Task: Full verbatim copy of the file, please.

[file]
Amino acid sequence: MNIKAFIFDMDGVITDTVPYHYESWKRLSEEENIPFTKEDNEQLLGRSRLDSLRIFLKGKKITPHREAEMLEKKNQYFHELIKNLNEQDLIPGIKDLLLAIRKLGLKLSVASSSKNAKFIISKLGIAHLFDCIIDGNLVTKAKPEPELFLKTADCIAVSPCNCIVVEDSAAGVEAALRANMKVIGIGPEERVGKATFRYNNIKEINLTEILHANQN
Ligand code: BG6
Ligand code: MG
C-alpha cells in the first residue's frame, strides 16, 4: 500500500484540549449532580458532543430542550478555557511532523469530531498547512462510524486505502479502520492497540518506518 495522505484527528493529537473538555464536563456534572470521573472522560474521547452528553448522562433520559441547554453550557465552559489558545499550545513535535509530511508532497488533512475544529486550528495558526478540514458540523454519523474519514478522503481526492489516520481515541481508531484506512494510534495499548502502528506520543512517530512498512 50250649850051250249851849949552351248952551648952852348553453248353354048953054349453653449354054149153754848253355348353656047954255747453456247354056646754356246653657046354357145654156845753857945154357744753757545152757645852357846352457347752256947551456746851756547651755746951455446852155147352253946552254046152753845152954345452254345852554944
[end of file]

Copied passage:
Amino acid sequence: MNIKAFIFDMDGVITDTVPYHYESWKRLSEEENIPFTKEDNEQLLGRSRLDSLRIFLKGKKITPHREAEMLEKKNQYFHELIKNLNEQDLIPGIKDLLLAIRKLGLKLSVASSSKNAKFIISKLGIAHLFDCIIDGNLVTKAKPEPELFLKTADCIAVSPCNCIVVEDSAAGVEAALRANMKVIGIGPEERVGKATFRYNNIKEINLTEILHANQN
Ligand code: BG6
Ligand code: MG
C-alpha cells in the first residue's frame, strides 16, 4: 500500500484540549449532580458532543430542550478555557511532523469530531498547512462510524486505502479502520492497540518506518 495522505484527528493529537473538555464536563456534572470521573472522560474521547452528553448522562433520559441547554453550557465552559489558545499550545513535535509530511508532497488533512475544529486550528495558526478540514458540523454519523474519514478522503481526492489516520481515541481508531484506512494510534495499548502502528506520543512517530512498512 50250649850051250249851849949552351248952551648952852348553453248353354048953054349453653449354054149153754848253355348353656047954255747453456247354056646754356246653657046354357145654156845753857945154357744753757545152757645852357846352457347752256947551456746851756547651755746951455446852155147352253946552254046152753845152954345452254345852554944